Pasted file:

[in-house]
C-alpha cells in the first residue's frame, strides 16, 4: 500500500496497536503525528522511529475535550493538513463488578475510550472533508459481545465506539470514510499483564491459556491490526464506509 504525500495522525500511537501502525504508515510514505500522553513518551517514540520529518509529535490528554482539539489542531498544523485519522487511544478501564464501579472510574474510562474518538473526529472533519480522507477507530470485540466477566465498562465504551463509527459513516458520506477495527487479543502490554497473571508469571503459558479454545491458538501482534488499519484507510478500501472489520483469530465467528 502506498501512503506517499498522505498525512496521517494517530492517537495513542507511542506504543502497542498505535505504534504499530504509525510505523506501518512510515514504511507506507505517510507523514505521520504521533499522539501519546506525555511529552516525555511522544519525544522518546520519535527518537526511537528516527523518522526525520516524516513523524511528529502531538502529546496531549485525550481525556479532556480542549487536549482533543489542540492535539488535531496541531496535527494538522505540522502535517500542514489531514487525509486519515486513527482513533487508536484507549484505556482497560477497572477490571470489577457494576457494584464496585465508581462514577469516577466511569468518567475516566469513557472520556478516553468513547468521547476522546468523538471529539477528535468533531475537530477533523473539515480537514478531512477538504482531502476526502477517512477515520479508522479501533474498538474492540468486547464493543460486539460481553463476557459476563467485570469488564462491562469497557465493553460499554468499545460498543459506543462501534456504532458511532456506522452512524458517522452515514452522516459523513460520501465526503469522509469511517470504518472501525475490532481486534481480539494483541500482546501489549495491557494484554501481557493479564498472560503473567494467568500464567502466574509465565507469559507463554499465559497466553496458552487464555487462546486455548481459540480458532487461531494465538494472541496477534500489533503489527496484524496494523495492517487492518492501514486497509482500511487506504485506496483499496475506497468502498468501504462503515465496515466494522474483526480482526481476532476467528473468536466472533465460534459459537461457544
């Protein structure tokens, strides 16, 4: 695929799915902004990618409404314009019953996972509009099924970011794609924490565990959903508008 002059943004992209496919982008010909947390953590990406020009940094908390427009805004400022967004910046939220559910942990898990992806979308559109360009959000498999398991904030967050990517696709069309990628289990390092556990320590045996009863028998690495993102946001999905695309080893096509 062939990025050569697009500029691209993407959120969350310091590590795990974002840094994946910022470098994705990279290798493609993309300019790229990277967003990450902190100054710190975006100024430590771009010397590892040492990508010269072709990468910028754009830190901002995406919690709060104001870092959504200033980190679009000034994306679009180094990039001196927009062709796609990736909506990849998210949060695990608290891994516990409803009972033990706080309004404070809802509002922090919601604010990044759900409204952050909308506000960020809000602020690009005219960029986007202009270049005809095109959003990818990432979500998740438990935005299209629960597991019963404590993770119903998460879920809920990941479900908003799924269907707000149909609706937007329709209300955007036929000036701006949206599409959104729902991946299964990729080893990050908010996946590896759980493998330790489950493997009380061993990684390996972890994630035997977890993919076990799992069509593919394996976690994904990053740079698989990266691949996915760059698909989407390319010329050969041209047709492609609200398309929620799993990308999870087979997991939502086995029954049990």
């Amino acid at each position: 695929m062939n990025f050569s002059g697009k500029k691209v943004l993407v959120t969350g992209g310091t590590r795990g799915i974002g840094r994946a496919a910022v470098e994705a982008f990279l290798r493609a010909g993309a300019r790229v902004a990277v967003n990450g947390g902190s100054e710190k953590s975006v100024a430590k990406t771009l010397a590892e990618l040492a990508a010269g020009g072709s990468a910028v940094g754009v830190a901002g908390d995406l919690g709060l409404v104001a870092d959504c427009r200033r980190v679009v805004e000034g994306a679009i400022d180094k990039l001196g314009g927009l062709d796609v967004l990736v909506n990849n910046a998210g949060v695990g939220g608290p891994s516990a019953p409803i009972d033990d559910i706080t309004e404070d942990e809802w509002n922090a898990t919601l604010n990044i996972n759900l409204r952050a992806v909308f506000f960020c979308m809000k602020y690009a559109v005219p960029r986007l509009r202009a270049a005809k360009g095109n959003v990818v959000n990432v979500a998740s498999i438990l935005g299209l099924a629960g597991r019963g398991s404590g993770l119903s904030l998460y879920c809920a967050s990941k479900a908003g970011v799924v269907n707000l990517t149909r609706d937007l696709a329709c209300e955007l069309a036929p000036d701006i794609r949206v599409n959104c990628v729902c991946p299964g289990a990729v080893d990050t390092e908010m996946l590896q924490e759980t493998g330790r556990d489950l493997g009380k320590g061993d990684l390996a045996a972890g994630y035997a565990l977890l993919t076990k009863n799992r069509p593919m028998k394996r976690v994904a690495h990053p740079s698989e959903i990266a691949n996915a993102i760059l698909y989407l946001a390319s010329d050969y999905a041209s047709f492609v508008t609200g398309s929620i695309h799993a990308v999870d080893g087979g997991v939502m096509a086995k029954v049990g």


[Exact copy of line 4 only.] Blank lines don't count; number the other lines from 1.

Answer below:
């Amino acid at each position: 695929m062939n990025f050569s002059g697009k500029k691209v943004l993407v959120t969350g992209g310091t590590r795990g799915i974002g840094r994946a496919a910022v470098e994705a982008f990279l290798r493609a010909g993309a300019r790229v902004a990277v967003n990450g947390g902190s100054e710190k953590s975006v100024a430590k990406t771009l010397a590892e990618l040492a990508a010269g020009g072709s990468a910028v940094g754009v830190a901002g908390d995406l919690g709060l409404v104001a870092d959504c427009r200033r980190v679009v805004e000034g994306a679009i400022d180094k990039l001196g314009g927009l062709d796609v967004l990736v909506n990849n910046a998210g949060v695990g939220g608290p891994s516990a019953p409803i009972d033990d559910i706080t309004e404070d942990e809802w509002n922090a898990t919601l604010n990044i996972n759900l409204r952050a992806v909308f506000f960020c979308m809000k602020y690009a559109v005219p960029r986007l509009r202009a270049a005809k360009g095109n959003v990818v959000n990432v979500a998740s498999i438990l935005g299209l099924a629960g597991r019963g398991s404590g993770l119903s904030l998460y879920c809920a967050s990941k479900a908003g970011v799924v269907n707000l990517t149909r609706d937007l696709a329709c209300e955007l069309a036929p000036d701006i794609r949206v599409n959104c990628v729902c991946p299964g289990a990729v080893d990050t390092e908010m996946l590896q924490e759980t493998g330790r556990d489950l493997g009380k320590g061993d990684l390996a045996a972890g994630y035997a565990l977890l993919t076990k009863n799992r069509p593919m028998k394996r976690v994904a690495h990053p740079s698989e959903i990266a691949n996915a993102i760059l698909y989407l946001a390319s010329d050969y999905a041209s047709f492609v508008t609200g398309s929620i695309h799993a990308v999870d080893g087979g997991v939502m096509a086995k029954v049990g």